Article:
CHRONIC INFLAMMATORY DEMYELINATING POLYNEUROPTHY (CIDP)
Chronic Inflammatory Demyelinating Polyneuropathy (“CIDP”) is a rare autoimmune neurological disorder that is caused by demyelination of the peripheral nerves. It is closely related to Guillain Barre Syndrome or Acute Inflammatory Demyelinating Polyneuropathy (“AIDP”), and is considered by some to be the chronic counterpart to GBS.
CIDP can affect people of all ages. It is caused by an abnormal immune response and can be triggered by many conditions including infections and vaccinations. Symptoms can include numbness, tingling, and other odd sensations, especially in the extremities, weakness in the arms and legs, loss of deep tendon reflexes, and fatigue. Recovery can be complete, however the vast majority of persons suffered chronic residual symptoms. The risk of relapse with progression of symptoms is present.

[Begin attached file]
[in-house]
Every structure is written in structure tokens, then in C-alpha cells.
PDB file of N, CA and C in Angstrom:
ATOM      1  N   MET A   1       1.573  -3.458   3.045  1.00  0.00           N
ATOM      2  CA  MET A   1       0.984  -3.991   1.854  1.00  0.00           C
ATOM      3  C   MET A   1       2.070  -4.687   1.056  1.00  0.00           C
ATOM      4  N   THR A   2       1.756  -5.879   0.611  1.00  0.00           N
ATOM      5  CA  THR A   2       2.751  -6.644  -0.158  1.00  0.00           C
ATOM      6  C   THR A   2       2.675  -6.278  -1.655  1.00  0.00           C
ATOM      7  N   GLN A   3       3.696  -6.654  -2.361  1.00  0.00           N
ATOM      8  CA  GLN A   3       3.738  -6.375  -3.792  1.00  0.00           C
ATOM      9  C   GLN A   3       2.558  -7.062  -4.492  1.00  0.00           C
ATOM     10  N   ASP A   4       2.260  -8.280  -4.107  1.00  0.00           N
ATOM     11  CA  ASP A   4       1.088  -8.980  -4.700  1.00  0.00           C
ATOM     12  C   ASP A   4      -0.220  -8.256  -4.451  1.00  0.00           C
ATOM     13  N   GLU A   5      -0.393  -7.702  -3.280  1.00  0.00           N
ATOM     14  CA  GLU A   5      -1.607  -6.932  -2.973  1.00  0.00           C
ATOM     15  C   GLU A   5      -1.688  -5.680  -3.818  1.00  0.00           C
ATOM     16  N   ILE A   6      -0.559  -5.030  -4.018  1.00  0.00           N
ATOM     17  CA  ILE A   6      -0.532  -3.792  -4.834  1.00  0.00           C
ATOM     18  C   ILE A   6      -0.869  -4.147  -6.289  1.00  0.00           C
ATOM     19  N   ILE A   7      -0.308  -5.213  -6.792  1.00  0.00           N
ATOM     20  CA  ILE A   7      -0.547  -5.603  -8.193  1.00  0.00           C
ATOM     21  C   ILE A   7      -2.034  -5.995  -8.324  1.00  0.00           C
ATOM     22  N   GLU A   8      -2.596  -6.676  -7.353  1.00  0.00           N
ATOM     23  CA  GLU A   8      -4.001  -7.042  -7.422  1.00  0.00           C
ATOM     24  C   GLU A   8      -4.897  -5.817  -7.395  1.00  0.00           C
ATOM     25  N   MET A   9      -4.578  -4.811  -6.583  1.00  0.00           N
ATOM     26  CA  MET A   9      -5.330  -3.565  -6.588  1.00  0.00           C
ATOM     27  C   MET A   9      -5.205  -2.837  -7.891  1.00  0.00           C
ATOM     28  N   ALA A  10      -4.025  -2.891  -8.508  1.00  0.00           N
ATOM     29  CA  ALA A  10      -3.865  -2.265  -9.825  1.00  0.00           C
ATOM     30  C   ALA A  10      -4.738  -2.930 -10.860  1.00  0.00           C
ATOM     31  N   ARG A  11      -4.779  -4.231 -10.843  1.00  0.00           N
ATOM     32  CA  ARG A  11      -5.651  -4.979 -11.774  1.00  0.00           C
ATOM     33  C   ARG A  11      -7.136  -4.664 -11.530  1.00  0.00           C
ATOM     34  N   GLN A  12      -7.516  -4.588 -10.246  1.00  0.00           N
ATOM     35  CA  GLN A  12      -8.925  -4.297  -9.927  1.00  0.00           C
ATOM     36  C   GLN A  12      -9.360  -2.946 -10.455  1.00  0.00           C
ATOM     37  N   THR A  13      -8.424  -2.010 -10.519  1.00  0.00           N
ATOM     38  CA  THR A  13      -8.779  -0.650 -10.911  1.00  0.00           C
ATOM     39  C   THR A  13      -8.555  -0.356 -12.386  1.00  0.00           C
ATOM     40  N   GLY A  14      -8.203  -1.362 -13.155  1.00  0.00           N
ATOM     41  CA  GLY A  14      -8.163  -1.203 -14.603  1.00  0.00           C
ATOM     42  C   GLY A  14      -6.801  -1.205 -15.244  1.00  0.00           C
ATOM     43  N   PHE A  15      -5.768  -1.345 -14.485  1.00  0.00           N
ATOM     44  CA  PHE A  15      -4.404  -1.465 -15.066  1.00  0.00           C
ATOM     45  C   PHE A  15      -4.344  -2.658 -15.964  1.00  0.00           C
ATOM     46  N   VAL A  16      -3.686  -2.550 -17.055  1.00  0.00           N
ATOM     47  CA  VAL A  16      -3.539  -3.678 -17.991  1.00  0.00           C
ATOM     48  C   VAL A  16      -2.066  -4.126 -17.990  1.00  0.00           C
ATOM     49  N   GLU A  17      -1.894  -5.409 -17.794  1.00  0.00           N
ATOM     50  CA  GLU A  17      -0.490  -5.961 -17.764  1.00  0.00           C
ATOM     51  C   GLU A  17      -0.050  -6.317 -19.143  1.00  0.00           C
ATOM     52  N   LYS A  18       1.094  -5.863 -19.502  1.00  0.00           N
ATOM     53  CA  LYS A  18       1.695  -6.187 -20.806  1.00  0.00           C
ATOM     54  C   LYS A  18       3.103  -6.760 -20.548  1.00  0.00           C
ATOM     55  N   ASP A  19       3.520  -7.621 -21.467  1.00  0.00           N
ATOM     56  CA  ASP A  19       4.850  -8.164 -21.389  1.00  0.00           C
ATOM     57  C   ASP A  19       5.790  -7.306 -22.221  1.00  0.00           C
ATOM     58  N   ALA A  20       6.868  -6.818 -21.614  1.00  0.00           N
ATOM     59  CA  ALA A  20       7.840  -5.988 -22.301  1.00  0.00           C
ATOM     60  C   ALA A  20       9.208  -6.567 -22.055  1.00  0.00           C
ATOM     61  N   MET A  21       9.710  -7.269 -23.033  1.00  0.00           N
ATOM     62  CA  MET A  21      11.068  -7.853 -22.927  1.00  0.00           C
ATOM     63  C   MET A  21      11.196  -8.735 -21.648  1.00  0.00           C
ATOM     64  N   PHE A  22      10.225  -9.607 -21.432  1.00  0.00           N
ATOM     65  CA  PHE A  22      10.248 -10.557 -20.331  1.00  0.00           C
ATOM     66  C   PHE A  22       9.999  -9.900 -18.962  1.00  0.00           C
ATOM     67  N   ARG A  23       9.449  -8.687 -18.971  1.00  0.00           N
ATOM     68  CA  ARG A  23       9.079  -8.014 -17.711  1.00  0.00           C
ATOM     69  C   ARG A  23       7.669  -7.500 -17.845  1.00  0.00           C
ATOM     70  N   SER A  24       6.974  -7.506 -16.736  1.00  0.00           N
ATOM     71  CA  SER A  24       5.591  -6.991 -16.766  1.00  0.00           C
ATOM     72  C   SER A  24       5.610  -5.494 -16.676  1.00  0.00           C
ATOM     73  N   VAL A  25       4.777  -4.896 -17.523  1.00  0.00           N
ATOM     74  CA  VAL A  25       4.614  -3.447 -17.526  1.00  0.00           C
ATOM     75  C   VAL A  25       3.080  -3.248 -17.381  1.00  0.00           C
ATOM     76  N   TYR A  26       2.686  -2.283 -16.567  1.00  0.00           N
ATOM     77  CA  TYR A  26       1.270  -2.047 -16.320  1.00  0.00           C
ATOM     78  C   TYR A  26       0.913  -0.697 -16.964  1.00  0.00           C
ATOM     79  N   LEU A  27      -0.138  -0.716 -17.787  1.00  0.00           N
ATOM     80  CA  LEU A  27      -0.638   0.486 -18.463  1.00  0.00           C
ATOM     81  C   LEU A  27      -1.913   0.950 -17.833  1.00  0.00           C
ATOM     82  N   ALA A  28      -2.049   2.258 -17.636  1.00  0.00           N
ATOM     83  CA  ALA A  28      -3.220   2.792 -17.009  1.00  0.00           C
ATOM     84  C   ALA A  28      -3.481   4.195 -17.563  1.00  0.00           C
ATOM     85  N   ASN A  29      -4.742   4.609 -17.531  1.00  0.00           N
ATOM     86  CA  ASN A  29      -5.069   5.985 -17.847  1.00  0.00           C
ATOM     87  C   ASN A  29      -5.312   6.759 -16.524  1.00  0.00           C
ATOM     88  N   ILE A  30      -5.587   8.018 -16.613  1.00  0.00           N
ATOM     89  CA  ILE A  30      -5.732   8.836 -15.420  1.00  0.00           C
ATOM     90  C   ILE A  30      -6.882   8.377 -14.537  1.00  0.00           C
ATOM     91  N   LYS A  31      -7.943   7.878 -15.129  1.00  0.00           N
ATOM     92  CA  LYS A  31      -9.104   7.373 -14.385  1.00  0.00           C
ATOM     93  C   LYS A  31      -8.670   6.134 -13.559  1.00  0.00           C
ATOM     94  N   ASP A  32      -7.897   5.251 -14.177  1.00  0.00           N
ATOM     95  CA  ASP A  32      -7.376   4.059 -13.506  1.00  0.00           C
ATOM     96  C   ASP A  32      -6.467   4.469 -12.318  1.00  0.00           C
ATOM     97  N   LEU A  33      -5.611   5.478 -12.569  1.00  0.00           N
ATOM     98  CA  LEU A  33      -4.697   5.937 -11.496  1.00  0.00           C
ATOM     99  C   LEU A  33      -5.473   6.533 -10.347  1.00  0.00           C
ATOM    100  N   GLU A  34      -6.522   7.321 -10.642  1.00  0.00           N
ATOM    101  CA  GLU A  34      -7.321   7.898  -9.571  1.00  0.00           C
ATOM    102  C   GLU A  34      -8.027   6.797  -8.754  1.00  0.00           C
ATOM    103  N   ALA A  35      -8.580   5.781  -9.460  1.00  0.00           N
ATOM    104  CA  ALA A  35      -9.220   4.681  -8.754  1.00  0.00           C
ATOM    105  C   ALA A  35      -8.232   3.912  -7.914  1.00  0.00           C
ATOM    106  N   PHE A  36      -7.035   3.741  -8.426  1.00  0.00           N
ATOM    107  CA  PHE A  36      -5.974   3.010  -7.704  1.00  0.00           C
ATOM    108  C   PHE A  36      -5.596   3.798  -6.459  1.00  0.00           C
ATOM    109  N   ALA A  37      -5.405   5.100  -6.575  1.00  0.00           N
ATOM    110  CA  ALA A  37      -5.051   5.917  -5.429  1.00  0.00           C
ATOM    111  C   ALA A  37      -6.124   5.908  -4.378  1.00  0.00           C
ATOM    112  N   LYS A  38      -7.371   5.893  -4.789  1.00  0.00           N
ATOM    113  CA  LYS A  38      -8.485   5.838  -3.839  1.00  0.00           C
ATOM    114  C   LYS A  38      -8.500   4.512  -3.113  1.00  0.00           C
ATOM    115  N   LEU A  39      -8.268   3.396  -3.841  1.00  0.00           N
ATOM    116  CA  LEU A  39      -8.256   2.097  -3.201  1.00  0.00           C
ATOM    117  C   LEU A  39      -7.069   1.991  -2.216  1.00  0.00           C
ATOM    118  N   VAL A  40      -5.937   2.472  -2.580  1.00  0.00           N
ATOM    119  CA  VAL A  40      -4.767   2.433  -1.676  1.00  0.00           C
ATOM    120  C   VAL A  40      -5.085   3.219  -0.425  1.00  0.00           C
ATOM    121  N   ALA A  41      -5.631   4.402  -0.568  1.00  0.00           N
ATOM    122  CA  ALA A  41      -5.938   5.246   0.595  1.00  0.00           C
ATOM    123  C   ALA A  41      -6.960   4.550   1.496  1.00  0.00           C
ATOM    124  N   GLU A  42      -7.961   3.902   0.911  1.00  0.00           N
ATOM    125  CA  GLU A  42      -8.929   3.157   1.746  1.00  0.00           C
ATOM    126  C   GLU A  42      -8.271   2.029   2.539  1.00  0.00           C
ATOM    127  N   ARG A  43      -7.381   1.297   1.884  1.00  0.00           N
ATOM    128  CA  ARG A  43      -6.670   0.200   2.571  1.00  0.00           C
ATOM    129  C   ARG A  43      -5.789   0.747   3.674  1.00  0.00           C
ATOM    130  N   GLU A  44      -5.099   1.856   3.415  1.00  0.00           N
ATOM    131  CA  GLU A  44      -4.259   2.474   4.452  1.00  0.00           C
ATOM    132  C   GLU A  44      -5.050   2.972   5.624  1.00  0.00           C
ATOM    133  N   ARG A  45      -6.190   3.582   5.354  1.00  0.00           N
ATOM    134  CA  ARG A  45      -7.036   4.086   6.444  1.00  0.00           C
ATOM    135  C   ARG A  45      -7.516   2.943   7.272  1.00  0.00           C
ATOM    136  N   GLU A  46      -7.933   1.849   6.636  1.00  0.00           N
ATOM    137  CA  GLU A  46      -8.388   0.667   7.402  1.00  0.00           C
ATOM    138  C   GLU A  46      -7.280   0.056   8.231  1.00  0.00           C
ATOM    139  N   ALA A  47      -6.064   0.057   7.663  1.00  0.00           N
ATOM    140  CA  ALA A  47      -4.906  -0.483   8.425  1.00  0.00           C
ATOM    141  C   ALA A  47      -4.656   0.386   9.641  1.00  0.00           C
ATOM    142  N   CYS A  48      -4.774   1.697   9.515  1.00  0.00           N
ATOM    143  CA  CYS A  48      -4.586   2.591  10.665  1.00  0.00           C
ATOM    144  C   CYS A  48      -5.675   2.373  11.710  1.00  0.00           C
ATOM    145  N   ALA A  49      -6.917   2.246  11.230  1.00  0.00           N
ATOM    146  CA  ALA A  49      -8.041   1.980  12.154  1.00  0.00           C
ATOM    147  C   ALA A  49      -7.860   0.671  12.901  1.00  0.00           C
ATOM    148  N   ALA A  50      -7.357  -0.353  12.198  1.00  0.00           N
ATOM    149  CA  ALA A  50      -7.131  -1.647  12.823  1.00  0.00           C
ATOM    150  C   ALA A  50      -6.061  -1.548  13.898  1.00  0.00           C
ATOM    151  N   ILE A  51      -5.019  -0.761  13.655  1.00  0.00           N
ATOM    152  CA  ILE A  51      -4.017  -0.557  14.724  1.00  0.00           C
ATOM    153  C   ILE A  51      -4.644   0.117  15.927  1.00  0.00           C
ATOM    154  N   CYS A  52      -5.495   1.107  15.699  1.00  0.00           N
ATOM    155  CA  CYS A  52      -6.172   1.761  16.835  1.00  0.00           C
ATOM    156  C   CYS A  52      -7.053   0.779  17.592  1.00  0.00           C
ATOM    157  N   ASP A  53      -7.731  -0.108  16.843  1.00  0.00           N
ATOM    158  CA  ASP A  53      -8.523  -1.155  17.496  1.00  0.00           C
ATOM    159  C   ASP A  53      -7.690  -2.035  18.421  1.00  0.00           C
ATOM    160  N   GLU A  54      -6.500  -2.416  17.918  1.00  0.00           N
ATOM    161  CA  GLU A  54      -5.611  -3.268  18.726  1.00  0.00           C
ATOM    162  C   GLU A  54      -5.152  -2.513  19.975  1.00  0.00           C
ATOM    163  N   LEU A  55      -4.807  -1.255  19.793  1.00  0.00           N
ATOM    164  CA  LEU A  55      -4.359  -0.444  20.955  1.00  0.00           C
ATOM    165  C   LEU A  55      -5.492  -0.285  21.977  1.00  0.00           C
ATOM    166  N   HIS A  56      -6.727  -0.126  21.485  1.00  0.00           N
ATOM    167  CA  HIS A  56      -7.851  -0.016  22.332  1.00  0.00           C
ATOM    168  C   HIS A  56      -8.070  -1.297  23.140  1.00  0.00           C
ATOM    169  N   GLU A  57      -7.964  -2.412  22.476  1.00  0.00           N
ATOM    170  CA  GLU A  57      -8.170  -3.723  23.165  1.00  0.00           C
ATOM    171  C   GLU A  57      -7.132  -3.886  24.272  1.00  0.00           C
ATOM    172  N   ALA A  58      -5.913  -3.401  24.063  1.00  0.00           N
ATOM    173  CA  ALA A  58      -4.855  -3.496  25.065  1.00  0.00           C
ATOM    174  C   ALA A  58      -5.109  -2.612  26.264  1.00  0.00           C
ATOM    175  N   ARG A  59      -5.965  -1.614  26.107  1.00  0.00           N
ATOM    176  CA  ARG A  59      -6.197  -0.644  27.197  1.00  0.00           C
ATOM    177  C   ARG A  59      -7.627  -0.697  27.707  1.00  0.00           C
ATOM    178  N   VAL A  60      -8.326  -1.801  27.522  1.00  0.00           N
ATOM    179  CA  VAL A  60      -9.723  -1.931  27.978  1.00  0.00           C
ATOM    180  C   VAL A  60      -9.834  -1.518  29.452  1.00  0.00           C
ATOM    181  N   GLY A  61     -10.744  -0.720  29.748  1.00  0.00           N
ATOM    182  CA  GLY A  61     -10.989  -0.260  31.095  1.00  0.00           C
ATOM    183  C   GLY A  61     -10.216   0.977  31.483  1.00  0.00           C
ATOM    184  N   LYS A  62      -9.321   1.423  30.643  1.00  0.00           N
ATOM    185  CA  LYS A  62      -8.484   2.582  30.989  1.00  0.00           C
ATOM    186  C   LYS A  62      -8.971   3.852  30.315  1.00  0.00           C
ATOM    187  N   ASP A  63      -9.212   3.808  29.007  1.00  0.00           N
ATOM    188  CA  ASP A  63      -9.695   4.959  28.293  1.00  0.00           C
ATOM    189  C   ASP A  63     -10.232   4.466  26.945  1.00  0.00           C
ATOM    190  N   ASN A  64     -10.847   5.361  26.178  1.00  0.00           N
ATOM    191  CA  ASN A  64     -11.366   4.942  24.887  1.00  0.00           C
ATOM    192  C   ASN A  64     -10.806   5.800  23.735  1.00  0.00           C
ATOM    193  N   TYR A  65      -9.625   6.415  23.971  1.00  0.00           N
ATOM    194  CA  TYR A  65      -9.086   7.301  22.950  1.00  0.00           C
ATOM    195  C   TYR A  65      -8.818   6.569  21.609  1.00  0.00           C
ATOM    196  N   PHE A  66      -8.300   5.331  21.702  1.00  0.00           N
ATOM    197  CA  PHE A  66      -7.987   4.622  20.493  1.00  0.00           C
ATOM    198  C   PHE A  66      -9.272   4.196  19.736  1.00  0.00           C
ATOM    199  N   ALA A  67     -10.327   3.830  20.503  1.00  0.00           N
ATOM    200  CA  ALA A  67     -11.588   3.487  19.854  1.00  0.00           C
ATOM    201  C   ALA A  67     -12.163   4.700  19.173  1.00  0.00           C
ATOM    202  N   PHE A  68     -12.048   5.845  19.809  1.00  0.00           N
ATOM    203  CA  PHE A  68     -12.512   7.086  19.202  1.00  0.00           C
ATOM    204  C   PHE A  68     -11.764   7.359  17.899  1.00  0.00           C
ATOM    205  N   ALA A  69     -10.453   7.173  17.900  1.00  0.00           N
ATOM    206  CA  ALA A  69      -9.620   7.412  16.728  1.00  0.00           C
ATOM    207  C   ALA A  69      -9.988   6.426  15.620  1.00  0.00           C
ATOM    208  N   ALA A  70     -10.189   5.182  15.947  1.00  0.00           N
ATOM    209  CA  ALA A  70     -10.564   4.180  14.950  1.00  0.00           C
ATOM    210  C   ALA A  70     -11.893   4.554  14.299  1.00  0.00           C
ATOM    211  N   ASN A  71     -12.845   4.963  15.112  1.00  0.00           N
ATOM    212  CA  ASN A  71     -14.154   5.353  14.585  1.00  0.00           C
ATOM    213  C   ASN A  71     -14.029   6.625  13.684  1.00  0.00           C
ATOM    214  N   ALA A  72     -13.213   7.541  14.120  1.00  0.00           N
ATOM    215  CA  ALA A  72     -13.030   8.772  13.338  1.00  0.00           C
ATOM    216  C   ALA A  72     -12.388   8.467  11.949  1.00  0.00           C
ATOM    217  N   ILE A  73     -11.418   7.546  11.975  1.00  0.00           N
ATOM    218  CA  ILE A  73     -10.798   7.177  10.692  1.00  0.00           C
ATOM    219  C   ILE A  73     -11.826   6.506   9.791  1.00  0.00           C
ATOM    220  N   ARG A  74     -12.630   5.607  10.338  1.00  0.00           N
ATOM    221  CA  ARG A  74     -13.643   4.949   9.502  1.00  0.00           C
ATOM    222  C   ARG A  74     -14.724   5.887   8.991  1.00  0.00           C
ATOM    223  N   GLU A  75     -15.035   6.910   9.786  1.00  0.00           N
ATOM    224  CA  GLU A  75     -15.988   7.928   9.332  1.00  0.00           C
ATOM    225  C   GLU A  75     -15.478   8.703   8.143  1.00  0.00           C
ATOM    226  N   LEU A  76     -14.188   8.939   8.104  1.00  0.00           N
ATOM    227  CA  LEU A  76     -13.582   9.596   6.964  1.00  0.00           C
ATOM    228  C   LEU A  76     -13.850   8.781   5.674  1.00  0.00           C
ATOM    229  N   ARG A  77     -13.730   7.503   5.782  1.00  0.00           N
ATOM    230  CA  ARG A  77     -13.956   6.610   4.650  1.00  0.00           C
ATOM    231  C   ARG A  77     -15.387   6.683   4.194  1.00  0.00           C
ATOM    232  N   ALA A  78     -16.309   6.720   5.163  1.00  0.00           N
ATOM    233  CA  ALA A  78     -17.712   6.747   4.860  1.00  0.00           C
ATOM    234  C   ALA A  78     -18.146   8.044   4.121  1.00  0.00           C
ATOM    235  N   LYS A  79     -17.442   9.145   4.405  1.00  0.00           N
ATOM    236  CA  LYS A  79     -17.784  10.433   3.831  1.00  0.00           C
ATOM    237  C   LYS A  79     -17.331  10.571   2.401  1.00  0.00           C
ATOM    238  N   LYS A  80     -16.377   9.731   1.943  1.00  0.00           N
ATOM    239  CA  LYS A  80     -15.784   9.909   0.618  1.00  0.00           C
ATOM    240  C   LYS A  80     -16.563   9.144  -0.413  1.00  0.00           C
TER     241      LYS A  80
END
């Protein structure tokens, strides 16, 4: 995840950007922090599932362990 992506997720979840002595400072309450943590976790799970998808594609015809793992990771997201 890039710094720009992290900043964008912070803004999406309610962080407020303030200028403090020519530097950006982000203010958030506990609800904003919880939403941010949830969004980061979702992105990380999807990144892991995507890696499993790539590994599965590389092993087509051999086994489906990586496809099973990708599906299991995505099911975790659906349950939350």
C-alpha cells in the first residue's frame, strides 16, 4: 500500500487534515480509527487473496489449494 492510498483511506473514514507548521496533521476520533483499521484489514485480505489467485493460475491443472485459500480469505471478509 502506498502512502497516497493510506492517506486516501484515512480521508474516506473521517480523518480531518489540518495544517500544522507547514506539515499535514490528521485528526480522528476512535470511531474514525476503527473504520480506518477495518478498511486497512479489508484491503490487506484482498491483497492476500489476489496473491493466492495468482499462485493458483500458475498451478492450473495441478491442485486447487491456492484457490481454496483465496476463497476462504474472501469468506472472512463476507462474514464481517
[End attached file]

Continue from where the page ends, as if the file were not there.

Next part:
Early recognition and treatment is important to preventing permanent damage and preserving functional ability.
Kelley v. Secretary of Health and Human Services was the first vaccine case to award a petitioner compensation for chronic inflammatory demyelinating polyneuropathy (“CIDP”).
For more information about this and other representative cases tried by Attorney Chin-Caplan, click here or see her Representative Cases above.